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A normal department has been in operation in connection with the State University during the summer term each year for three years, and I learn from the July Nnmber of the Journal that $14,520 have been distributed among several colleges and academies in this State for the purpose of establishing normal departments. Unless they prove of more benefit than the normal department connected with the State University, the money is literally thrown away, or, at least, would have been expended much more beneficially in holding teachers' institutes in different localities in the State, where practical teachers might assemble and relate their experience and discuss the different methods of teaching.
I wish to call your attention to one fact: that interfering with the teacher's discipline for preserving punctuality not only does injustice to him, but has a very deleterious influence on the school, and also founds a priociple of non-obedience to your own injunctions, and diminishes their estimate of the importance of regular habits. To explain, take the instance of tardiness. You say, “My children will always be punctual, unless necessarily detained, and I do not think it a just requirement.” Did it ever occur to you that all children are not as honest as yours ? that the dishonest seek extenuation from the liberty given the honest ? Your boy goes late, and you give him an excuse which you desire to serve for the term, viz.: “He will always be punctual if possible.” Let the teacher accept this general excuse, and the next time your boy is tardy, he takes his seat, an. der the observation of the school, without rendering the asual account. Every heedless and dishonest scholar says to himself, "I won't bring an excuse next time." He comes tardy. “ Where is your excuse, sir ?" "I have none; you let so-and-so take his seat without one--why not me?'' Thus the teacher is pricked with the sharp horn of a dilemma, aud must prevaricate to retain his dignity.
How much trouble would have been saved by complying with the teacher's wishes ! But why make this ado about punctuality? Because its importance is daily ard hourly forced upon our observation. Show me a lad punctual at every roll-call-starts the moment a recitation is called, with quick but quiet step and brightening eye, and you show one that is always prepared for every question, and eager to drink in every observation and explanation.
Again, take one who has no regard to discipline. He is indifferent to
noble incentives-tardy in the morning-tardy at noon-lardy at recitai tion; throws down his books and slate with a clatter ; is laughing, or in looking another way when questioned; in fact, is a troublesome character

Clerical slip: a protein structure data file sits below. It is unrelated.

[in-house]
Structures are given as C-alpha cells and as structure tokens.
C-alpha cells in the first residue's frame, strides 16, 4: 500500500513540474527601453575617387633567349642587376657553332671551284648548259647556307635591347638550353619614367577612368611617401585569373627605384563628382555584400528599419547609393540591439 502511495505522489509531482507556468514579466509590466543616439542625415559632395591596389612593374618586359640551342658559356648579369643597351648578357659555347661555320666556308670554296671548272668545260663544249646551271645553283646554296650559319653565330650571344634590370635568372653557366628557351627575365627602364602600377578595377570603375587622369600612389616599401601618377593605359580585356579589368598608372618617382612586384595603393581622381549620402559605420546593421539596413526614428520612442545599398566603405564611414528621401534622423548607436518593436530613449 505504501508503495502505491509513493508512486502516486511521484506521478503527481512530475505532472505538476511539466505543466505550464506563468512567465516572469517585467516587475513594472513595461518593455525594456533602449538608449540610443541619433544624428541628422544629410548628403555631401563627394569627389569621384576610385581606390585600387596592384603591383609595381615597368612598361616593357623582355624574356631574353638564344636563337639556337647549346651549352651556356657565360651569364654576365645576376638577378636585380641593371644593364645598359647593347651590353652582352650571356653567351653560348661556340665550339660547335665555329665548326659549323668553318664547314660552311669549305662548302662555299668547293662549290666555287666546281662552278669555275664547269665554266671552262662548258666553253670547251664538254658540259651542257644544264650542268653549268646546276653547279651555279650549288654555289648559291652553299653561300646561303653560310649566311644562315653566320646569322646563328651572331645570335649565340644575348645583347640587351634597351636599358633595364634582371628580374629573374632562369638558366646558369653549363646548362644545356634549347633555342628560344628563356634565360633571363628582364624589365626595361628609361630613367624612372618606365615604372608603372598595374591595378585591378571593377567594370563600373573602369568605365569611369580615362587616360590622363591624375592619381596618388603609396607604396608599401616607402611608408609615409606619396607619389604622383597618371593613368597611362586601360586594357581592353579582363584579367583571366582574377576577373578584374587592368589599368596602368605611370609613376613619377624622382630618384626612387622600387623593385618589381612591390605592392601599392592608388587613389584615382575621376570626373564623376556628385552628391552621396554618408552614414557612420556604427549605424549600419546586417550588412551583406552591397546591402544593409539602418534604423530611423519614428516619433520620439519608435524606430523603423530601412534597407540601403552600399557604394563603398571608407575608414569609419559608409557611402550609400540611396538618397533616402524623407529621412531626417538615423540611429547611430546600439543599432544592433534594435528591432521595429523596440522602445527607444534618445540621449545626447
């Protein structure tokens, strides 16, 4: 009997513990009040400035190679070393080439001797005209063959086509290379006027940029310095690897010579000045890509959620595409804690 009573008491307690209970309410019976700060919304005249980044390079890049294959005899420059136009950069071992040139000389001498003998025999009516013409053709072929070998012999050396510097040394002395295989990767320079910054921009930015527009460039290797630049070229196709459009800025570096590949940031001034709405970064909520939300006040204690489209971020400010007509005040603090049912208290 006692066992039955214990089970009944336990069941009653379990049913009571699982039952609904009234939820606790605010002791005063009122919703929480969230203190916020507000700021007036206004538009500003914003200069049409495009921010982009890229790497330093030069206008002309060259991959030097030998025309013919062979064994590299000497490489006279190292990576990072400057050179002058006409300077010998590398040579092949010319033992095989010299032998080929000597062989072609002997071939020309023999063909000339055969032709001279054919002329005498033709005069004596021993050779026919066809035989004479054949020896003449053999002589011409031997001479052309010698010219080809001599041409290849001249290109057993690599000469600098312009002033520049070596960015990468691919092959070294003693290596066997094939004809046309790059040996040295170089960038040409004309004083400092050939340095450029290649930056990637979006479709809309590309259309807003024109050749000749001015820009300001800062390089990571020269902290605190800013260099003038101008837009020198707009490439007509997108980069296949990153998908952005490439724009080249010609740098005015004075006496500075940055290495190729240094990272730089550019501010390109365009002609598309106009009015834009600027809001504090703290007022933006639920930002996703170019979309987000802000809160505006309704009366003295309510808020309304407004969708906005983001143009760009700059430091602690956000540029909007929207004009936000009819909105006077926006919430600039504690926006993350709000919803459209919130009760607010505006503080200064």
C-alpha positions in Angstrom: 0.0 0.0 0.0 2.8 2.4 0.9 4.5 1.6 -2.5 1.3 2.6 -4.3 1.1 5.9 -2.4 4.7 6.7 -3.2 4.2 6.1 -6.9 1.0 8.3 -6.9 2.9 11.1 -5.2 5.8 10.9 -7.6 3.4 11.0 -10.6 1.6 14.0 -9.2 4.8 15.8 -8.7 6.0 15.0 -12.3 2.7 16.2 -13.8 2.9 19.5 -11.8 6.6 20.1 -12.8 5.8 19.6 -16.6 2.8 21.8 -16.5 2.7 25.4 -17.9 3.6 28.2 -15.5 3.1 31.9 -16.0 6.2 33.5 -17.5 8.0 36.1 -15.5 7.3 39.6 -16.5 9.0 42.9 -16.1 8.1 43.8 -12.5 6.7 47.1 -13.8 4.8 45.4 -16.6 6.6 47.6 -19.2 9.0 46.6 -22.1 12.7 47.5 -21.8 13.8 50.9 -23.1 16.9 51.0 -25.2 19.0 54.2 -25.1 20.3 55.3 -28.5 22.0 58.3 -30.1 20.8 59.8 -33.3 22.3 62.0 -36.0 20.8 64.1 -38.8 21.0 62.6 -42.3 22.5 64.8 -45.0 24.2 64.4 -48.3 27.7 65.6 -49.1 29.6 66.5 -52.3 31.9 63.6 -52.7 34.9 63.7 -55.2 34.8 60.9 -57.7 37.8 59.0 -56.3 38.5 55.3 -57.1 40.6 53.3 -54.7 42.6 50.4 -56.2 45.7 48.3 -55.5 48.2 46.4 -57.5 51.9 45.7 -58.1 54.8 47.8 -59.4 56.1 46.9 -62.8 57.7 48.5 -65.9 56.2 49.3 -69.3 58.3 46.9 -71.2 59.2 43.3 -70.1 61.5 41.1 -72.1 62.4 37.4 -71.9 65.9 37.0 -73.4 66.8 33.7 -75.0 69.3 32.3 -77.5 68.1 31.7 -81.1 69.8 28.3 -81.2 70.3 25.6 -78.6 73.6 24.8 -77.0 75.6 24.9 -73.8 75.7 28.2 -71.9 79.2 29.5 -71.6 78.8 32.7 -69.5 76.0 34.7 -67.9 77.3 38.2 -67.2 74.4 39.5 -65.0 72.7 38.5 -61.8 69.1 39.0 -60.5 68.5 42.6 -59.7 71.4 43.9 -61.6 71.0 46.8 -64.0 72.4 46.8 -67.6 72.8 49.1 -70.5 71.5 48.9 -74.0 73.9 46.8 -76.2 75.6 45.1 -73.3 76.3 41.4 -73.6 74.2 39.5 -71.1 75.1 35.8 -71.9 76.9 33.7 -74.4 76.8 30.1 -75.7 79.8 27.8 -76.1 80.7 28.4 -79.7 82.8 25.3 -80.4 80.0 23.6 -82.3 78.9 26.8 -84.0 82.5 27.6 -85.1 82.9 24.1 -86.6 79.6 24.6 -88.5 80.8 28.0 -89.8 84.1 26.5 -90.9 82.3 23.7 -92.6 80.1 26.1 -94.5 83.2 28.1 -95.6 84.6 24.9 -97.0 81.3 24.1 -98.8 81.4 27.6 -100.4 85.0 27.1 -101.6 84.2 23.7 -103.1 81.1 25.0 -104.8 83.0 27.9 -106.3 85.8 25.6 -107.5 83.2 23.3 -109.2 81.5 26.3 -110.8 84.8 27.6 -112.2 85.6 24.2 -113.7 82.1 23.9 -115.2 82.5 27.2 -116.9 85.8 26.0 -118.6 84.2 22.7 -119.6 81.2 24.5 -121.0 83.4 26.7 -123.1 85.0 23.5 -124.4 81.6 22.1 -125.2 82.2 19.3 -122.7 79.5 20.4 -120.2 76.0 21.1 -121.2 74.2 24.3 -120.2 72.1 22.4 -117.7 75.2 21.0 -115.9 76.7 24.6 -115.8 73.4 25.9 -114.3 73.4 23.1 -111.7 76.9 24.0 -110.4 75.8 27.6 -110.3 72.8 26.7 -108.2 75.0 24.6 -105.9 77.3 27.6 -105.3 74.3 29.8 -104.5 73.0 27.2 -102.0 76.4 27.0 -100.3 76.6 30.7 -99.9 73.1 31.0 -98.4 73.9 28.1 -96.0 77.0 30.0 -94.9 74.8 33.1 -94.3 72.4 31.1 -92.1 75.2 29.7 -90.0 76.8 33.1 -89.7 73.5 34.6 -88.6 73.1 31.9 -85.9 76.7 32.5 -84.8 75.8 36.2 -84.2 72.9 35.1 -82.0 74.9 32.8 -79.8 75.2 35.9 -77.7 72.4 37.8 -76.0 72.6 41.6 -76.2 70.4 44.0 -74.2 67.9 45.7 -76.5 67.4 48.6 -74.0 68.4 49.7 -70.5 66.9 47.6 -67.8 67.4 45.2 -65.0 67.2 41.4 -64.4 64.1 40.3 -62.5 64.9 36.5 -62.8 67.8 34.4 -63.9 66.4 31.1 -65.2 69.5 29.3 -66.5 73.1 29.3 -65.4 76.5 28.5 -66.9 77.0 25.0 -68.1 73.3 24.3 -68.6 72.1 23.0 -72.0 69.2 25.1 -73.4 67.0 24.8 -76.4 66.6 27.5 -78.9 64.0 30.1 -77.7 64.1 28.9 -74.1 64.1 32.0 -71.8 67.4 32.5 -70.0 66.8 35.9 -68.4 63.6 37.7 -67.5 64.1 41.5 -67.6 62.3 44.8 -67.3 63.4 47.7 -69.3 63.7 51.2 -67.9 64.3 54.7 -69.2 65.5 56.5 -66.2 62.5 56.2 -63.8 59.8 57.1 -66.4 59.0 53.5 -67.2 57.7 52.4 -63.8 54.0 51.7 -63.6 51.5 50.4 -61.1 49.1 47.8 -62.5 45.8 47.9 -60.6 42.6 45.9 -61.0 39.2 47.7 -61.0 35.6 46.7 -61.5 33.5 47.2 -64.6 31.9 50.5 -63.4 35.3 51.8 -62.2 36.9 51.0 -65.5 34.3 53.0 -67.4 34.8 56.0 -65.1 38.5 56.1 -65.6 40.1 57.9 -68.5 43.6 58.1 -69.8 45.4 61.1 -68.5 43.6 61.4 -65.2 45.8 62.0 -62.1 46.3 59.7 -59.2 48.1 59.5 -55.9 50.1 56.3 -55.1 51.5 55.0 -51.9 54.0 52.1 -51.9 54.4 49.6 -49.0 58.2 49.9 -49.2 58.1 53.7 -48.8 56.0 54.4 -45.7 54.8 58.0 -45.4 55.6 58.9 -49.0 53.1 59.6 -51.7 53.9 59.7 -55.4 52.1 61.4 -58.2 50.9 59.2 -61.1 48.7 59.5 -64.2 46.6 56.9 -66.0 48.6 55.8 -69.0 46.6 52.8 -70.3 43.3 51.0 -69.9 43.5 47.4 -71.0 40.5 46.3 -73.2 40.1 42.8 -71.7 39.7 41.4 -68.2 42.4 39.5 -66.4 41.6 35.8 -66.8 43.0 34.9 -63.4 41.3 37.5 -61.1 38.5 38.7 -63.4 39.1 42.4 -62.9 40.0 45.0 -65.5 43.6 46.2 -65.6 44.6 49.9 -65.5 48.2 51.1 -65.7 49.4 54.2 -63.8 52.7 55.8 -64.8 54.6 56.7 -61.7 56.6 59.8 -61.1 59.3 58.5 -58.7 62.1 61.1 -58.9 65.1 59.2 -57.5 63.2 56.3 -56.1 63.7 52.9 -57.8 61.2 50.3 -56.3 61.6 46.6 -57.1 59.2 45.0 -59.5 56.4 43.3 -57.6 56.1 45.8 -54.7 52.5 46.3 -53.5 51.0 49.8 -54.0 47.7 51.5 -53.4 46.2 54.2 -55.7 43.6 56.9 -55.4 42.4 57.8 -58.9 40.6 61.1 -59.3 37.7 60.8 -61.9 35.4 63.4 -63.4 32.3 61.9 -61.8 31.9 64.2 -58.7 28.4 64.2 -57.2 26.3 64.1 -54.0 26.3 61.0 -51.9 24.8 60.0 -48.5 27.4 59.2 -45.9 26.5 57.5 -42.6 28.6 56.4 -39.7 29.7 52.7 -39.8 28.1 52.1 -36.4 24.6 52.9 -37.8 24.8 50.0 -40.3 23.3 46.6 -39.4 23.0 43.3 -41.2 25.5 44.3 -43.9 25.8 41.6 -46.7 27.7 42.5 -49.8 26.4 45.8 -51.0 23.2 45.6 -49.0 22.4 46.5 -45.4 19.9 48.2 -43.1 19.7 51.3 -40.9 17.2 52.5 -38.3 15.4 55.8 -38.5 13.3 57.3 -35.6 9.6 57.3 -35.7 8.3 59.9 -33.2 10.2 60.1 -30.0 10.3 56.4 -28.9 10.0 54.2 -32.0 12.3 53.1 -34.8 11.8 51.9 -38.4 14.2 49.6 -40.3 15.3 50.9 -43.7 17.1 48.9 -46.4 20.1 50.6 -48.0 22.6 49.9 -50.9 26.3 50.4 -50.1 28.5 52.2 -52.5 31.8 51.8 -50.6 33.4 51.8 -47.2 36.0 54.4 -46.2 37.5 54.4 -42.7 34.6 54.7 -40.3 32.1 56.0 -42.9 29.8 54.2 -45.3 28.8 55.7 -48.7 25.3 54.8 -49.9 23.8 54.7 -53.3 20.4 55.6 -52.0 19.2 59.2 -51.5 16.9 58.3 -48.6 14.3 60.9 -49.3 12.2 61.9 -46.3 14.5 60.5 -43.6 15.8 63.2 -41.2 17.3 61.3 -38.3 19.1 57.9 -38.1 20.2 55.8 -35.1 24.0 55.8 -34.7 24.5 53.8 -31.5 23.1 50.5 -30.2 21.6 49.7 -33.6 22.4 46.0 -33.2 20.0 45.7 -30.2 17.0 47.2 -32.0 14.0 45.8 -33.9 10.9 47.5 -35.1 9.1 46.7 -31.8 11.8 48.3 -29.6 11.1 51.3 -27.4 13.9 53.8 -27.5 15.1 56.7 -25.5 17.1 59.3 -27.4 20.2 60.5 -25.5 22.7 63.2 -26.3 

generally. Of these two examples, the latter will probably become an in
dolent and worthless fellow; the former an honest, capable, and trustlei worthy citizen. ded Judge you, now, which course you would prefer for your boy. If you
wish him to be a spoiled child, an ungovernable youth and worthless man, ir let him go and come when he chooses, reproach the teacher before him for i not overlooking his faults, and take him out of school because he will not
do it. If, on the contrary, you wish him to be an honor to you, take an interest in his progress-teach him to make his wishes subservient to the regulations of the school, and implant in his mind the importance of obedience, punctuality, and assiduity.-Ilinois Teacher.
We often hear persons speak of “
an union," etc. As properles i ly might they say “an year.” When u at the beginning of a word has the tep sound of yoo, we must treat it as a consonant, and use a instead of an bedi fore it. So in the word one, the vowel sound is preceeded by the consonhet ant sound of w, as if it were wun; and we might as properly say "an won
der,” as say "such an one.” Before words commencing with h silent, an and must be used; as an hour," an honest man," etc. Before words com
mencing with h aspirated we use a; as a hope," a high hill," "a hum| so ble cot," etc. Do we aspirate the h in humble? Yes. So say Webster and the most modern authorities.
It is a common mistake to speak of a disagreeable effluvia. The word is pel effluvium in the singular, and effluvia is the plural. A similar form should So be observed with automaton, arcanum, erratum, phenomenon, alluvium,
and several other words which are less frequently used, and which change here the um or on into a to form the plural. In memorandum and encomium,
Disage has made it allowable to form the plural in the ordinary way, by the
addition of s. We may say either memorandums or memoranda, encomide ums or encomia. A man, who should have known better, remarked, the bele other day, “I found but one errata in the book.” Erratum, he should have said ; one erratum, two or more errata.
There is an awkwardness of speech prevalent among all classes of American society in such sentences as the following: “He quitted his horse and
got on to a stage-coach ;" "He jumped from the counter on to the floor; “She laid it on to a dish ;” “I threw it on to the fire.” Why use two prepositions where one would be quite as explicit, and far more elegant ? Nobody, in the present day, would think of saying, “He came up to the city for to go to the exhibition,” because the preposition for would be an awkward superfluity; so is to in the examples given. There are some situations, however, in which the two prepositions may with propriety be employed, though they are never indispensable ; “I accompanied such & one to Bridgeport, and then walked on to Fairfield.” But here tro motions are implied, the walking onward and the reaching of a certain point.
There seems to be a natural tendency to deal in redundance of prepositions. Many people talk of “continuing on." I should be glad to be in. formed in what other direction it would be possible to continue.
It is illiterate to put the preposition of after the adverb off; as "the satin measured twelve yards before I cut this piece off of it; “the fruit was gathered off of that tree;" “ he fell off of the scaffolding.
There is an inaccuracy connected with the use of the disjunctive conjunctions or and nor by persons who speak in the following manner : Henry or John are to go to lecture;" “ His son or bis nephew have since put in their claim;"
;""Neither one nor the other have the least chance of success." The conjunctions disjunctive or and nor separate the objects in sense, as the conjunction copulative unites them; and as, by the use of the former, the things stand forth separately and singly to the comprehension, the verb or pronoun must be rendered in the singular number also; as, “ Benry or John is to go to the lecture; “His son or his nephew has put in his claim ;'? "Neither one nor the other has the least chance of success."